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Old 12-13-2007, 11:35 AM
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Default Chromium Picolinate May Aid Cognitive Function



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The randomized, double-blind, placebo-controlled study measured whether supplementation with chromium picolinate over a 12-week period might improve cognitive function in 21 adults aged 65 years and older with early memory decline.

Study participants were asked to learn a list of words presented over several learning trials and, after a delay, were asked to remember the words. Those receiving the chromium picolinate supplement showed a trend for reduced interference from irrelevant words on the memory task (p = 0.12).



In addition, on another task assessing fine motor control and speed, the subjects receiving chromium picolinate exhibited enhanced motor speed relative to those receiving placebo (p = 0.16).

Another component of the study measured brain activity. Functional magnetic resonance imaging (fMRI) scans were performed while subjects were working on a demanding cognitive task that involved holding in mind and manipulating information.

Preliminary results from the fMRI scans of individuals from the chromium picolinate group and from the placebo group showed that the subjects receiving the active supplement exhibited greater activity in left frontal and left parietal cortices, areas of the brain associated with working memory. The subjects receiving placebo showed no such change.

At the completion of the study, chromium to creatinine ratios were significantly elevated in the chromium picolinate group (p = .008) indicating increased levels of chromium in the blood. The groups did not differ significantly with respect to age (73 versus 69 years), educational level (15.7 versus 15 years), stage and extent of memory impairment (Clinical Dementia Rating sum boxes score, 1.0 versus 0.85) or level of mood disturbance (Profile of Mood States total score, 18.4 versus 16.9).
http://www.eurekalert.org/pub_releas...-ncd121207.php
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Old 12-13-2007, 12:41 PM
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Default Probability question

I don't really understand what is being claimed in all referenced tests,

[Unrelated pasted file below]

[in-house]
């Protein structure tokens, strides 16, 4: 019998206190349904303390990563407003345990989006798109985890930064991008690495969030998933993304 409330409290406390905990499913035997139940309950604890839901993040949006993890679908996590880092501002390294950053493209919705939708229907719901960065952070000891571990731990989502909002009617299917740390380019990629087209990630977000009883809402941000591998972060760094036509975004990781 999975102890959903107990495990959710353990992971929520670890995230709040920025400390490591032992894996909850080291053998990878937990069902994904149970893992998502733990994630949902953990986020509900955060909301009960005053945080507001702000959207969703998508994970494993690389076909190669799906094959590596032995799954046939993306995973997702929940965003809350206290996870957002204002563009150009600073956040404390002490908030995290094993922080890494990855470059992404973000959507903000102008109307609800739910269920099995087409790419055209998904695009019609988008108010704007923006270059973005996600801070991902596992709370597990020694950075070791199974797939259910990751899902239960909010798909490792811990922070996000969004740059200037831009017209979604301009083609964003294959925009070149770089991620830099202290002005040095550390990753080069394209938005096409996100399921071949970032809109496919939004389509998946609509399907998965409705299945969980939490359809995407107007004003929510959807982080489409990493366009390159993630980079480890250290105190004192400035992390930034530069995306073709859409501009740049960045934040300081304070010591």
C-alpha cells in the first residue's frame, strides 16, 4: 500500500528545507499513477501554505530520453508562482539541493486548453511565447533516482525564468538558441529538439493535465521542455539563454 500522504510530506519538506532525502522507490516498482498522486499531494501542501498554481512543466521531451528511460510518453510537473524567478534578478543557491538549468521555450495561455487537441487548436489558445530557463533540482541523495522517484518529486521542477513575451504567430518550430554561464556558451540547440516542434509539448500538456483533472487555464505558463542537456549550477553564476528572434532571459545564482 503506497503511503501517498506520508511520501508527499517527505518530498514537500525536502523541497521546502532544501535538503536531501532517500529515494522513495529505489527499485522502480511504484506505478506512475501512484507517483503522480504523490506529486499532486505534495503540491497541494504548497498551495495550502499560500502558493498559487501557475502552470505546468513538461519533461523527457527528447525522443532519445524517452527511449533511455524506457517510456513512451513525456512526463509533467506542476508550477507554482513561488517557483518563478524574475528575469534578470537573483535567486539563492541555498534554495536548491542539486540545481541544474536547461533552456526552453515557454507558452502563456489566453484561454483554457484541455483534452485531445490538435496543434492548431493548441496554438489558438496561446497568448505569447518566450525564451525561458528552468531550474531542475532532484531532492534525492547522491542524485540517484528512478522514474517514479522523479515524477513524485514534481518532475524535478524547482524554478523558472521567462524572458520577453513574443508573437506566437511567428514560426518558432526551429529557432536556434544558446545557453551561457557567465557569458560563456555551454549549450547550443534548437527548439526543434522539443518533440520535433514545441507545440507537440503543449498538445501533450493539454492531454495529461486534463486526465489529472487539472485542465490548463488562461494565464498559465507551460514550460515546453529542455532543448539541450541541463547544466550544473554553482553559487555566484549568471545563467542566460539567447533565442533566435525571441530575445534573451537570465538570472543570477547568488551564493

but in particular and for example take the following:

"In addition, on another task assessing fine motor control and speed, the subjects receiving chromium picolinate exhibited enhanced motor speed relative to those receiving placebo (p = 0.16)"

I feel sort of stupid because I don't know what to make of the statement
above. I can't figure out exactly what they are doing. And I don't know
how the probability expression p=0.16 applies.

Would sure appreciate being educated!
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Old 12-13-2007, 01:02 PM
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Don,

The study doesn't appear to be available (at least not on PubMed or on the Nutrition 21 web site).

There is however a contact person on the press-release ... accessible from the link provided in my first post.

Perhaps you can formulate your specific questions (and e-mail them) and see if the rep can provide satisfactory answers or at least a copy of the study.
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Old 12-14-2007, 02:56 PM
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I did find this, on another site (below). It doesn't answer your question, Don, but it does identify the dosage of chromium used in the study.

Quote:
The New York State-based developer and marketer of chromium and omega-3 fish oil-based dietary supplements presented results of a clinical study showing that daily supplementation with 1,000mcg chromium as chromium picolinate improved cognitive function in older adults experiencing early memory decline. The results of the randomized, double-blind, placebo-controlled study were presented to the medical community at a neurological meeting.

Chromium picolinate has been used in supplements for weight management and diabetes because it increases glucose metabolism, but the new findings add clout to applications for cognitive health.

"Ultimately, we may find that chromium supplementation offers benefit to patients, given the prevalence of metabolic disorders and associated cognitive decline in the aging population," said Robert Krikorian, lead investigator and associate professor at the University of Cincinnati College of Medicine's department of psychiatry.

Chromium is an essential trace mineral that occurs naturally in small amounts in some foods, including brewer's yeast, lean meat, cheese, pork kidney and whole grain bread and cereals. It is poorly absorbed by the human body but is known to play an important role in the metabolism of carbohydrate, fat and protein.
http://www.nutraingredients-usa.com/...nnati-chromium
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